Sometimes voice not the best

By Steve Estes

Strictly Drivel by Steve Estes

For those I have run into the last week, let me apologize if it seemed as though I was refusing to answer you in any way. I have just been in one of those moods where talking isn’t something I prefer to do if it can be accomplished with a gesture (not the upraised finger for those of you who know my inability to control that sucker).

Were it not that I must talk to a certain number of people each week, I don’t think I’d sorely miss my voice.

If I didn’t have to talk on the phone to clients, sources and the usual suspects, I could be very happy just writing the things I need to communicate.

Actually writing for me is a much better forum for being understood. People can misinterpret what you write, but they can’t change it. Once it’s written, it says the same thing every time it’s read.

For example, writing that someone is a notebook Nazi with tendencies toward anal studiousness could be misinterpreted, but its exact nature could never be changed.

Saying the same thing, however, seems to lose its flavor when the person on the receiving end gives you this “Huh?” kind of look, and spends the next five minutes trying to figure out just how badly he/she has been insulted. It’s really a conversation stopper.

It’s also disheartening when you hear the story come back to you from a friend who heard it from a cousin, who got it from the bartender, who heard it from a friend, who overheard it at the grocery store between a couple of people barely proficient in English, who said they got it straight from the horse’s mouth. And you know you’ve never talked to them.

I generally find it a whole lot more interesting to write than talk anyway. My thoughts seem to flow better, and my fingers seldom talk back (except when creeping carpel tunnel or arthritis sets in).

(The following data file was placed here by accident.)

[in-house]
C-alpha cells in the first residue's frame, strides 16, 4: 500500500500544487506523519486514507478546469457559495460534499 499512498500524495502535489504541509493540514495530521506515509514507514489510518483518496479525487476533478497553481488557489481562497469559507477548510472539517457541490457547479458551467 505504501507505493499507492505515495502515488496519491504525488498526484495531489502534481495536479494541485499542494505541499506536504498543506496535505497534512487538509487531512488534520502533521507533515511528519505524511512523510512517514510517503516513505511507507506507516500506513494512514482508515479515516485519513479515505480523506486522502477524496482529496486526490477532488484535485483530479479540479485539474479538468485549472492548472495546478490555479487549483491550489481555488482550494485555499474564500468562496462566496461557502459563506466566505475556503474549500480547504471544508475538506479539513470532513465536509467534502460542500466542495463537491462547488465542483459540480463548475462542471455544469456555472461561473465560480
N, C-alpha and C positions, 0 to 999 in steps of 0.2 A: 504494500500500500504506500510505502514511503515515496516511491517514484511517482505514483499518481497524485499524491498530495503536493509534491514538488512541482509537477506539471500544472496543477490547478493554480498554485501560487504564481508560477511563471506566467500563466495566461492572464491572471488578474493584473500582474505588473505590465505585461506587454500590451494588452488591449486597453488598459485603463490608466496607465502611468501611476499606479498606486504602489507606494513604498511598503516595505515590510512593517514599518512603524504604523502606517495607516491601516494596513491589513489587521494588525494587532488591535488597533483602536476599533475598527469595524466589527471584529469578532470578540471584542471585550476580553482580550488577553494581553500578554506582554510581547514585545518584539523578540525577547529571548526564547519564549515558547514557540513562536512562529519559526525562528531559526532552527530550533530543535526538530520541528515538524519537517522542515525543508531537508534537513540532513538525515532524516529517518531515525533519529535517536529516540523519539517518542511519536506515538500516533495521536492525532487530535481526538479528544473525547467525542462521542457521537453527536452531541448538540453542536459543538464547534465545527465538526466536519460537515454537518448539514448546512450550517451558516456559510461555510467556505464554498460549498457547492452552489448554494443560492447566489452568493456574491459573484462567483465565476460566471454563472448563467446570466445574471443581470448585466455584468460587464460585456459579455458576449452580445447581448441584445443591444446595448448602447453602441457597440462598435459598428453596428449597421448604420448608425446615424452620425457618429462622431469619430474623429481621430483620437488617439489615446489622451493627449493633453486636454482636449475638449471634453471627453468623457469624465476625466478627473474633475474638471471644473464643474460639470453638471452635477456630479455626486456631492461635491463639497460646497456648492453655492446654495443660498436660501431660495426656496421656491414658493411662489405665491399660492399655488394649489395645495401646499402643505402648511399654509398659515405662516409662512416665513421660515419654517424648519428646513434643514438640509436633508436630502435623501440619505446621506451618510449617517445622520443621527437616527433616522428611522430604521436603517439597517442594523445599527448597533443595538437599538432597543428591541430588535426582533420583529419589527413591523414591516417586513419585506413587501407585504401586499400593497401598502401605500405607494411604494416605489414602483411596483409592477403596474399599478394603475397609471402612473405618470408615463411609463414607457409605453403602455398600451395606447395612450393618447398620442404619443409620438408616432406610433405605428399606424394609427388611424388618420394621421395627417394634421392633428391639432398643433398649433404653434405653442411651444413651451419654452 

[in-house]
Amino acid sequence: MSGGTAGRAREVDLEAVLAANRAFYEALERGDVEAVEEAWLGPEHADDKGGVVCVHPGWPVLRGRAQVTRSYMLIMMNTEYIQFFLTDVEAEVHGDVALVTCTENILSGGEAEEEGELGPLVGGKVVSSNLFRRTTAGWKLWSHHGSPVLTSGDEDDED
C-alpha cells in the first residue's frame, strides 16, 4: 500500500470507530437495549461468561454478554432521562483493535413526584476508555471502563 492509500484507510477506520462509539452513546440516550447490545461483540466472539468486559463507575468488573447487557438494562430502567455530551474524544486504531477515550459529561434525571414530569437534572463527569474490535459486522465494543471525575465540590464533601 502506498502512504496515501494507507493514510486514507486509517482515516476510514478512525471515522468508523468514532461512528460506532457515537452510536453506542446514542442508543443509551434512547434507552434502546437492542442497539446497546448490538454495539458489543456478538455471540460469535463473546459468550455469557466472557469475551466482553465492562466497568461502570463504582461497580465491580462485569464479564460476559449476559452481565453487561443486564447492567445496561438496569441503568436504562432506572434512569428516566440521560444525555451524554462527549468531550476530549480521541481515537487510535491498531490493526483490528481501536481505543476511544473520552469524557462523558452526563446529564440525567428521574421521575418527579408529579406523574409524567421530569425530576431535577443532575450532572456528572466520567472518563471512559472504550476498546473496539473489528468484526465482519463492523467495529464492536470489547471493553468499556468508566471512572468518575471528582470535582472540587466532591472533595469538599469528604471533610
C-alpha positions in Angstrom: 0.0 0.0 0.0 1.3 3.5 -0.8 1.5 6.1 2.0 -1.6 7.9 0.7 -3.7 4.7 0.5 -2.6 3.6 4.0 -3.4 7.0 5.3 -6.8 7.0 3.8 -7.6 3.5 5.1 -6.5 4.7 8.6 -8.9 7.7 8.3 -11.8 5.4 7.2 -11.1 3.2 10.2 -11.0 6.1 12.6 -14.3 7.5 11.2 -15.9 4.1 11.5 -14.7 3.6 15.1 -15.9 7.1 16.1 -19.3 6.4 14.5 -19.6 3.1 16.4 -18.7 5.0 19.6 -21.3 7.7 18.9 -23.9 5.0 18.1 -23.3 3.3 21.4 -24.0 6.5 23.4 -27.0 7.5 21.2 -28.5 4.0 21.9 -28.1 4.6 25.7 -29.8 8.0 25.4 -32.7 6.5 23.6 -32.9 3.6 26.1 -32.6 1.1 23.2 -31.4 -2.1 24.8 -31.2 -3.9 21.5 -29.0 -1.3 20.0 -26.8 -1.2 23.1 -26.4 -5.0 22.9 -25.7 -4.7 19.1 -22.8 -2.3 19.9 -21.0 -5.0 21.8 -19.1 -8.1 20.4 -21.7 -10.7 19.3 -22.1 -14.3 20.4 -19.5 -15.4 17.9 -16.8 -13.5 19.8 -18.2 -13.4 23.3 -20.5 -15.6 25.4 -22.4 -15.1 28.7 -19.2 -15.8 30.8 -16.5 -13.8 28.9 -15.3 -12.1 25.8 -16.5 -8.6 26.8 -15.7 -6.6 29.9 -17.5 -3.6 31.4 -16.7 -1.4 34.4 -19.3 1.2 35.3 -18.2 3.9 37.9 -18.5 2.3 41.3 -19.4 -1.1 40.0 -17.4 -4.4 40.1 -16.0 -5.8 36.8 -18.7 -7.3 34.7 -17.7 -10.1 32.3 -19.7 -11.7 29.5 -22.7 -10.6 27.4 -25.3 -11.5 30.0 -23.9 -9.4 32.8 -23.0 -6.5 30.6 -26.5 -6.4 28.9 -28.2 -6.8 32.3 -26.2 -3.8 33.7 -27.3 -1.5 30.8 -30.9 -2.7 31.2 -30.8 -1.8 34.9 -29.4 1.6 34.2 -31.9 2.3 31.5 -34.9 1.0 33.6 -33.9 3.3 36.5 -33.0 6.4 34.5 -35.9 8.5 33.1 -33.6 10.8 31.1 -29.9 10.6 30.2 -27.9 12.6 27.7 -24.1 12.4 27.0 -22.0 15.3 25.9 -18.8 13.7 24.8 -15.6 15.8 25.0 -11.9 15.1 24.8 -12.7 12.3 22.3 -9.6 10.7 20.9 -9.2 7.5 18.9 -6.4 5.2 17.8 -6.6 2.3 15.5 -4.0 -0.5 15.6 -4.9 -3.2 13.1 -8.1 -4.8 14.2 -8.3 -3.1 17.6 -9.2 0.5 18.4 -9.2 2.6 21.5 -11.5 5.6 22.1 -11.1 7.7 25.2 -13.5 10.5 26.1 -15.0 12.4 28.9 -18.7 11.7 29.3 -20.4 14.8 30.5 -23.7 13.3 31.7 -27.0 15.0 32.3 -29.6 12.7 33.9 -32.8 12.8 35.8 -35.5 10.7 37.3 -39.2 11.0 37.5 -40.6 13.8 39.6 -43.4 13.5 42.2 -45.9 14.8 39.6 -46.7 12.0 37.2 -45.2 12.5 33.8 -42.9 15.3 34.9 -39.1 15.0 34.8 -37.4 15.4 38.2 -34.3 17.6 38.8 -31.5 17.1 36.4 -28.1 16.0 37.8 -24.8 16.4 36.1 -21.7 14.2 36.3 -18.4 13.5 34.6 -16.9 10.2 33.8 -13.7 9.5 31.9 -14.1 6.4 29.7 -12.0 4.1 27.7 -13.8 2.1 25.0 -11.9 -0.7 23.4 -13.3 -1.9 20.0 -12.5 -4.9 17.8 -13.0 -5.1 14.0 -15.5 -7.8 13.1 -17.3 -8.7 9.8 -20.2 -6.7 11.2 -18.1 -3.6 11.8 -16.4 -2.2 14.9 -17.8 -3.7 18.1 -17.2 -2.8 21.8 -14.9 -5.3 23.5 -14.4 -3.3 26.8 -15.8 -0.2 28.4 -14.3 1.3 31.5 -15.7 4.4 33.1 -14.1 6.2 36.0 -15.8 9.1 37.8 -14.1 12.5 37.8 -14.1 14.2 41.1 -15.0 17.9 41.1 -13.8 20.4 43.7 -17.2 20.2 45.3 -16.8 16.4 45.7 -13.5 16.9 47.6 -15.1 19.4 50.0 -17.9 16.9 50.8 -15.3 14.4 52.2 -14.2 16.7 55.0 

While writing it’s also quite hard to fall victim to foot-in-mouth disease. Unless you make what you’ve written public, there is no fear of reprisal, no risk of misinterpretation, nor any chance of deity symptoms.

Once you’ve opened your mouth, though, all bets are off, because no matter what you say, you’re bound to offend someone, cause someone to think something that just wasn’t so, or to worship what you have said and start wearing shorts four sizes too big that don’t cover parts of your body the rest of the world really doesn’t care to see.

Why anything would cause the latter is completely beyond my ability to comprehend, but it had to have something to do with worship because we know original thought is pretty much dead for at least one generation.

And, when writing, I can rest assured that I’m not boring impatient people. Those that can read, probably aren’t the impatient type.

Writing also gives one a rest and time to think about what should be said, and more importantly how it should be said, because once the mouth has been engaged, the brain sometimes takes a Sabbatical. The fingers can stop and the brain can continue the thought process without that silly little muscle twitch that drives ones lips and tongue to say things that don’t quite always come out right.

When speaking, you must do that pesky little thing called breathe to expel more air to speak more. Sometimes it makes for strange breaks in the sentence, or the thought, and can allow an overzealous colleague with delusions of psychic abilities to finish the sentence or thought in ways I might find completely foreign to the actual thought in brain.

And then I sound like the one with cranial/rectal inversion that suffers from the occasional bout of hedupyerassitis.

Actually, I guess not being one to overly talk gives me too much time to think about alternative ways to say things. In other words, I have way too much time on my hands when I don’t have to be worrried about controlling my mouth.

And my hands are quick on a keyboard. I have been known to type along with my thought process. Scary stuff that.

But at least if I am writing it, I have the ability to get rid of it before anyone sees the depravity in the thought process.

And as usual, I have drifted from the focus here. This was supposed to be a cute story about the faux pas associated with sounding like a mute for a week, or perhaps the indications given when I began to speak again as though puberty were my next step, not the one from which I hope children will either ignore or quickly pass through.

But there is always next week.

And just think, I’m ready to talk again.

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